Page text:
FIG. 1 illustrates a static listener architecture in accordance with the prior art. As shown in FIG. 1, a DUT 10 polls a first listener server 12 located in a LAN 13 at a known network address, as indicated by a line 14, and then, upon a response from the listener server 12, commences communications with the listener server 12, as indicated by a line 15. The listener server in which the DUT 10 is in communications is referred to as the “primary listener.” In FIG. 1, the listener server 12 is the primary listener. Data resulting from the communications between the DUT and listener server is stored in a database 16 in a conventional manner. If for some reason, communication with the listener server 12 ceases, the DUT 10 polls remaining listener servers 18, using their respective network addresses, one at a time in sequential order until one is found to be available and communication with that listener server commences.
FIG. 2 illustrates a dynamic listener server architecture embodying features of a preferred embodiment. As shown in FIG. 2, a DUT 210 broadcasts a network package, as indicated by a line designated by a reference numeral 211, to a LAN 212 on which a plurality of listener servers, such as listener servers 214, 216, 218, reside at known addresses. Upon receipt of the network package 211, each of the listener servers responds to the DUT with a packet of its own containing, among other things, its respective network address. Upon receipt of the first response, as represented by a line 220, the DUT 210 begins communication with the listener server at the address indicated in the response. In the embodiment illustrated in FIG. 2, the listener server 216 was the first to respond and the DUT 210 establishes communications with the listener server 216 as the primary listener. As described above, data resulting from the communications between the DUT 210 and the primary listener, as represented in FIG. 2 by a line 221, is stored in a database 222 in a conventional manner.
The network address of the listener server 216 is cached by the DUT 210 and used in repeated sessions until the next broadcast is sent; that is, until either the DUT 210 is rebooted and assumes itself in an unknown LAN or the connection to the primary listener 216 fails and the DUT must seek another listener server on the same LAN 212.
It will be recognized that, although only three listeners 214, 216, 218, and one DUT 210 are shown in FIG. 2, it is anticipated that there will be a number of DUTs in communication with any number of listeners in the manner described above.
As a result, one embodiment provides a dynamic listener server system including a plurality of listener servers electrically connected to a LAN. A DUT is electrically connected to the LAN. The DUT broadcasts onto the LAN a network packet including a request to communicate with one of the listener servers. Responsive to receipt of the packet, each of the listener servers responds to the DUT with a network address of the listener server. The DUT commences communication with a first one of the listener servers to respond with the network address.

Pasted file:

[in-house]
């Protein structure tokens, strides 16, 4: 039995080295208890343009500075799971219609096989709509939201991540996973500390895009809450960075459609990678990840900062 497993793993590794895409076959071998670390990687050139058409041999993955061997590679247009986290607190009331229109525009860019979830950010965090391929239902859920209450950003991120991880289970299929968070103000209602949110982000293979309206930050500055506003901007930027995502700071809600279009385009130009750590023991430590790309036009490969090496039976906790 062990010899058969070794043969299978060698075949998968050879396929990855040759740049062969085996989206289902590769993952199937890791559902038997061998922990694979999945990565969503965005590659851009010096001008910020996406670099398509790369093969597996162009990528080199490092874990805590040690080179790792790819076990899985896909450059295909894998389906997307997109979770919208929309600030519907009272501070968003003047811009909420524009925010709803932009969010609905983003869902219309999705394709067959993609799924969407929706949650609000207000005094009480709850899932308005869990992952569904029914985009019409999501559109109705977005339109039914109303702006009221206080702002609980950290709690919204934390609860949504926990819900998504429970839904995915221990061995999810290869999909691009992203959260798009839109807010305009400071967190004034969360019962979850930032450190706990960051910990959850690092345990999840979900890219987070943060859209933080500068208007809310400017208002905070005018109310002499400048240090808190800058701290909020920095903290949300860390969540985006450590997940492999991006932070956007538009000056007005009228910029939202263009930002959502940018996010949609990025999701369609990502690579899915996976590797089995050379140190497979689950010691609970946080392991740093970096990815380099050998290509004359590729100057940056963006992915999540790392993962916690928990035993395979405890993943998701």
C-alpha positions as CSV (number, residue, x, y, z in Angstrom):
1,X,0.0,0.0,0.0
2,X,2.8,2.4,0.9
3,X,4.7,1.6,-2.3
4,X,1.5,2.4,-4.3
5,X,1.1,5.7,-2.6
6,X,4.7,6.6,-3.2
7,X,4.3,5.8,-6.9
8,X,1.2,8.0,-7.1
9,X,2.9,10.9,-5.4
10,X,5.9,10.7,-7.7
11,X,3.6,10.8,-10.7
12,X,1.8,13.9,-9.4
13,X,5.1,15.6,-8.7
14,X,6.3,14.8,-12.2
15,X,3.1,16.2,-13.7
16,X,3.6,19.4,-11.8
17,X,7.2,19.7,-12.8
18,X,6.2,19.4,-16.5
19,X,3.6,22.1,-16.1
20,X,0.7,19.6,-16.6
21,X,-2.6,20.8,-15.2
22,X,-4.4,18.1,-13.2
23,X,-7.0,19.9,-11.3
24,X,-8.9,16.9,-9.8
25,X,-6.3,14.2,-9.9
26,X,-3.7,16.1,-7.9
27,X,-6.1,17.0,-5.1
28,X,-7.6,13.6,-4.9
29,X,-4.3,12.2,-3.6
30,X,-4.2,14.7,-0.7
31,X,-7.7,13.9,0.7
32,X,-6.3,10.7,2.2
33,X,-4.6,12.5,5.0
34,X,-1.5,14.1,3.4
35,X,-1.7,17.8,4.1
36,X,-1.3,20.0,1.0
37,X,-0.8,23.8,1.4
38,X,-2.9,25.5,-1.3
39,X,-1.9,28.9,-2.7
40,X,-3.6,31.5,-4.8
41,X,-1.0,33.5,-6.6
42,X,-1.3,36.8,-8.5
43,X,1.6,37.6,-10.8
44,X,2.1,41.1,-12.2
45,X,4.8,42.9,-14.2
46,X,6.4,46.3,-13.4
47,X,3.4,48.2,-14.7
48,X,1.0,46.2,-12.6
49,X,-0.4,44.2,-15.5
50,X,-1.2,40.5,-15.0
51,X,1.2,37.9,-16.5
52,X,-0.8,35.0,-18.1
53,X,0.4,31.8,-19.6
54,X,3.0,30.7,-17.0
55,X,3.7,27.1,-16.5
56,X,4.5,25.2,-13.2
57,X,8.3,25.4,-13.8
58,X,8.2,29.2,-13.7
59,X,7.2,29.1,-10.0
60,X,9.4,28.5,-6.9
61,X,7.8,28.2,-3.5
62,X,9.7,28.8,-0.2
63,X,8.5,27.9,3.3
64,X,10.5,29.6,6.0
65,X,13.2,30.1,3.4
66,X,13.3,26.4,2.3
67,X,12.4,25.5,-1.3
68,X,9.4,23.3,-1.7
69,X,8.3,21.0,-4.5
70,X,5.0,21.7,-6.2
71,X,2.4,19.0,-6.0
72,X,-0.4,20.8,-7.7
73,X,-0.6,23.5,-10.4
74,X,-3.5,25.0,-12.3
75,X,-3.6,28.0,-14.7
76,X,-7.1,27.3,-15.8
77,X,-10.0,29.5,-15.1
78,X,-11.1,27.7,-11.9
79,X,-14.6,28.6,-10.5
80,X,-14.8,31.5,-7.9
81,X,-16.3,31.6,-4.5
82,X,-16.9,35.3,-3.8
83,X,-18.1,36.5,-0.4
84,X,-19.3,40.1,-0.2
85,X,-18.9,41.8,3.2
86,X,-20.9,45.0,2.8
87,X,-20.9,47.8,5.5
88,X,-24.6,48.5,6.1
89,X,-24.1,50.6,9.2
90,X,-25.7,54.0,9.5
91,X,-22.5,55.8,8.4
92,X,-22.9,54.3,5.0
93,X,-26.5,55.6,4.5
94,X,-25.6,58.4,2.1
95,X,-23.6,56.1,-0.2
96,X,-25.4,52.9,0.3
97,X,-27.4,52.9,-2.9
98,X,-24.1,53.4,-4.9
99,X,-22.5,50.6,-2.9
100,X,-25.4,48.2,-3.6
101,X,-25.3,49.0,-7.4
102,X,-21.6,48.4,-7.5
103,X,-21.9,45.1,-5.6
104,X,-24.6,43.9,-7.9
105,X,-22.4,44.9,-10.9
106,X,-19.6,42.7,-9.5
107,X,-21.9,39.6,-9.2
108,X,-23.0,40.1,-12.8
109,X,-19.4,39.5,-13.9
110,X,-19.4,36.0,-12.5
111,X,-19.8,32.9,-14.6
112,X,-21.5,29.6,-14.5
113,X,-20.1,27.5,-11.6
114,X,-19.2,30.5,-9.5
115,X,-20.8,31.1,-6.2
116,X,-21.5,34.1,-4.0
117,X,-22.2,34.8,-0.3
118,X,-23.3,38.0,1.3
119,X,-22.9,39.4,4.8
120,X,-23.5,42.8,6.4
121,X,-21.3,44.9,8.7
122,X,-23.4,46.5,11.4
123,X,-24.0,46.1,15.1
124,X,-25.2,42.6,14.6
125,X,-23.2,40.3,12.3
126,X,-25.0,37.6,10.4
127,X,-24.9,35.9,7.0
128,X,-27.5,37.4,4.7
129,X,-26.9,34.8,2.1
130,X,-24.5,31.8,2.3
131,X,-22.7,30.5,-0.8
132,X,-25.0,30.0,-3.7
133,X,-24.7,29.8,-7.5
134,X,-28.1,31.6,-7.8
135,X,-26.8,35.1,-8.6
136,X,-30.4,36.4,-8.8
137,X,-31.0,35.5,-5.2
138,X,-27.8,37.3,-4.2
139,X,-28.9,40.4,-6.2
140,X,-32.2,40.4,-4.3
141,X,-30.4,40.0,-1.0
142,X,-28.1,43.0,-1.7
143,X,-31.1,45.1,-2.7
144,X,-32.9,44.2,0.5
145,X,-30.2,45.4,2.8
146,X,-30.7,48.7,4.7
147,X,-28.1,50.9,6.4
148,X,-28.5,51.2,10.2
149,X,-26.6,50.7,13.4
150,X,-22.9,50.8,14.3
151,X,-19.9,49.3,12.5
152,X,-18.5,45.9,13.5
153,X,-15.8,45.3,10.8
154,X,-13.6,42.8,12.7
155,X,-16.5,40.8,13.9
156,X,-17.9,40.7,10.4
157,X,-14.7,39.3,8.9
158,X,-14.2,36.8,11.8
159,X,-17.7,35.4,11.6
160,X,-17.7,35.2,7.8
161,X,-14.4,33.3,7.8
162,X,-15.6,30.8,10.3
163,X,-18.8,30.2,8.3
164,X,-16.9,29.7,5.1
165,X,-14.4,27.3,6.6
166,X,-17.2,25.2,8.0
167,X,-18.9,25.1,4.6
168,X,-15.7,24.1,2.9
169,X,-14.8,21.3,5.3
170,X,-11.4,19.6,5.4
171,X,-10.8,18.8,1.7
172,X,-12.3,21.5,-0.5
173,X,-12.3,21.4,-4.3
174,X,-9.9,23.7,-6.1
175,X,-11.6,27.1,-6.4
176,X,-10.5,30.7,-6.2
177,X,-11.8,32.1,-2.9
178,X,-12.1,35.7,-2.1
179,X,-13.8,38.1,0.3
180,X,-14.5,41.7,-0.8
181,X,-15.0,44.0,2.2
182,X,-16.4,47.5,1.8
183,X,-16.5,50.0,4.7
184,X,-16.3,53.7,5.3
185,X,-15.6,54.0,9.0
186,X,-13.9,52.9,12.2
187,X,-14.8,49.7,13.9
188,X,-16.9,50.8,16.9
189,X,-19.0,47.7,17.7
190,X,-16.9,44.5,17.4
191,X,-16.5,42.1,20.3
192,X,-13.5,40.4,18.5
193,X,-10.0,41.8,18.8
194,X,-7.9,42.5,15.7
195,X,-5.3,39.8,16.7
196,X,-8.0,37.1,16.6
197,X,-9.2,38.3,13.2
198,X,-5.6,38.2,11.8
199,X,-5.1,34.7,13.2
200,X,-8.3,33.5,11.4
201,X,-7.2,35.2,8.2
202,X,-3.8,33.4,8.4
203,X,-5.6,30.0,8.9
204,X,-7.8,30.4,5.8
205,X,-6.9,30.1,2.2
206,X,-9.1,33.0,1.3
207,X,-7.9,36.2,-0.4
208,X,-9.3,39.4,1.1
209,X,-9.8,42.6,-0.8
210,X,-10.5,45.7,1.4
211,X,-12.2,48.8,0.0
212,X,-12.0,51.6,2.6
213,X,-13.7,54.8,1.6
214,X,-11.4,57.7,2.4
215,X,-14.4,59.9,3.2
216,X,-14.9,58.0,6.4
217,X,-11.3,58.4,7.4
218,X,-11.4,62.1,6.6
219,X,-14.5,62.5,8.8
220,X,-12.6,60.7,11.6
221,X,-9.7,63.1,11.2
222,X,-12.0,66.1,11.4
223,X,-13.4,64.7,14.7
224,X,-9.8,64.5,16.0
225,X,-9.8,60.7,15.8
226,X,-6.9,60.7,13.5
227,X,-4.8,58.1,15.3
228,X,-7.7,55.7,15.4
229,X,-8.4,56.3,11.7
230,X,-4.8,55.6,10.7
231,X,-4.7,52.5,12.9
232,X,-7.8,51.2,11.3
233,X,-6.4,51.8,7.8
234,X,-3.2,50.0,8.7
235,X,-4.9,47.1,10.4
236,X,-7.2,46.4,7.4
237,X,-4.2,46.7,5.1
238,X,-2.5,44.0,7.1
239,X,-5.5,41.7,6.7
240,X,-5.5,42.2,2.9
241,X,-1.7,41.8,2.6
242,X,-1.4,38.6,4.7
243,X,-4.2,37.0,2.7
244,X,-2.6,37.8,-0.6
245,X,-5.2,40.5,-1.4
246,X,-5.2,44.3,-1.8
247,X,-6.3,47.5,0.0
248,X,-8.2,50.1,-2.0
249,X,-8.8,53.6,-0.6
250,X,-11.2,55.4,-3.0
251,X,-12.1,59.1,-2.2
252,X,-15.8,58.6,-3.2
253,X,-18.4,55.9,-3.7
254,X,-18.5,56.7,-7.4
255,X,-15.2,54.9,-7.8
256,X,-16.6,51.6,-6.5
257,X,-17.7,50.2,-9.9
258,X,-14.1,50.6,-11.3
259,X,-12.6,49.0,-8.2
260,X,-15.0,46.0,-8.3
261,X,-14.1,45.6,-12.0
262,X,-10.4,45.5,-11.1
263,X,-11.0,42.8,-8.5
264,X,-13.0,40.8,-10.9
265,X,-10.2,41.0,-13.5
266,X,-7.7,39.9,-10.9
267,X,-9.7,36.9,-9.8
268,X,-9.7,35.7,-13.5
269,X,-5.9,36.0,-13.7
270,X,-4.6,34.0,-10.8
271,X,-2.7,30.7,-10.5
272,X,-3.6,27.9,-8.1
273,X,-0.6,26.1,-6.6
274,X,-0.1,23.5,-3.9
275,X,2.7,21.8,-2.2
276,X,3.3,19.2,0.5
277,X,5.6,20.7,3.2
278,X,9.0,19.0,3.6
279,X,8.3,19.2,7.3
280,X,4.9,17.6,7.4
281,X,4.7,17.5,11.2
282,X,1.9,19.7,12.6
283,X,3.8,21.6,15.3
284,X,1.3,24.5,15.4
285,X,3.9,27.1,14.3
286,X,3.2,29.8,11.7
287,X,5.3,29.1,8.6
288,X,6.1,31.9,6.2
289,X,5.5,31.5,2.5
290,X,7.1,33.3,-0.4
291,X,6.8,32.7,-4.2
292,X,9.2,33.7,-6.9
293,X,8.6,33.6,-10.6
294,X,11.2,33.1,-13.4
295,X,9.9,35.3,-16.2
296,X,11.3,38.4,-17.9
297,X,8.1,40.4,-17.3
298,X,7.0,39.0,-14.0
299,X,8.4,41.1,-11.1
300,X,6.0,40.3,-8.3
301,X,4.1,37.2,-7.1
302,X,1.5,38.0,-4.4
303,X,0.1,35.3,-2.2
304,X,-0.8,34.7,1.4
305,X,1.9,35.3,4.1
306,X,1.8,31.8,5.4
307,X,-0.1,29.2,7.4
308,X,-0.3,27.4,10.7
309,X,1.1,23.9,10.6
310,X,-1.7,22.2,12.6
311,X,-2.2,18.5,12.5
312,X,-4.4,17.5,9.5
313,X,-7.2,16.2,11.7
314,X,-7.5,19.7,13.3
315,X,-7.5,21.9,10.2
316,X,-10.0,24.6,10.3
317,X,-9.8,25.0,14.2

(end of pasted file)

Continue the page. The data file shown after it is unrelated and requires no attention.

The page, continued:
Another embodiment provides apparatus for monitoring a DUT electrically connected to a LAN to which a plurality of listener servers for monitoring the DUT are also electrically connected. The apparatus includes means for causing the DUT to broadcast a network packet onto the LAN, means responsive to receipt of the network packet for causing each of the listener servers to respond to the network packet with a network address of the listener server, and means responsive to receipt of a first one of the network addresses for causing the DUT to establish communications with a primary listener server including the listener server at the first one of the network addresses received by the DUT.
A further embodiment provides a method of monitoring a DUT by electrically connecting the DUT to a LAN to which a plurality of listener servers for monitoring the DUT are also electrically connected. The DUT broadcasts a network packet to the LAN. Responsive to receipt of the network packet, each of the listener servers respond to the network packet with a network address of the listener server. Responsive to the receipt of a first one of the network addresses, the DUT establishes communications with a primary listener server including the listener server at the first one of the network addresses received by the DUT.
Although illustrative embodiments have been shown and described, a wide range of modifications, change and substitution is contemplated in the foregoing disclosure and in some instances, some features of the embodiments may be employed without a corresponding use of other features. Accordingly, it is appropriate that the appended claims be construed broadly and in a manner consistent with the scope of the embodiments disclosed herein.
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|U.S. Classification||709/224, 709/227|
|International Classification||G06F11/24, H04L12/26, H04L12/28|
|Cooperative Classification||H04L12/2697, H04L43/50|
|European Classification||H04L43/50, H04L12/26T|
|Dec 4, 1998||AS||Assignment|
Owner name: DELL USA, L.P., TEXAS
Free format text: ASSIGNMENT OF ASSIGNORS INTEREST;ASSIGNORS:KING, ROBERT;WONG, ROGER;REEL/FRAME:009654/0824
Effective date: 19981110
|Aug 26, 2005||FPAY||Fee payment|
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|Aug 26, 2009||FPAY||Fee payment|
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|Jan 2, 2014||AS||Assignment|
Effective date: 20131029
Owner name: BANK OF NEW YORK MELLON TRUST COMPANY, N.A., AS FI
Free format text: PATENT SECURITY AGREEMENT (NOTES);ASSIGNORS:APPASSURE SOFTWARE, INC.;ASAP SOFTWARE EXPRESS, INC.;BOOMI, INC.;AND OTHERS;REEL/FRAME:031897/0348
Owner name: BANK OF AMERICA, N.A., AS ADMINISTRATIVE AGENT, TE
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Free format text: PATENT SECURITY AGREEMENT (ABL);ASSIGNORS:DELL INC.;APPASSURE SOFTWARE, INC.;ASAP SOFTWARE EXPRESS,INC.;AND OTHERS;REEL/FRAME:031898/0001
Owner name: BANK OF AMERICA, N.A., AS COLLATERAL AGENT, NORTH
Free format text: PATENT SECURITY AGREEMENT (TERM LOAN);ASSIGNORS:DELL INC.;APPASSURE SOFTWARE, INC.;ASAP SOFTWARE EXPRESS, INC.;AND OTHERS;REEL/FRAME:031899/0261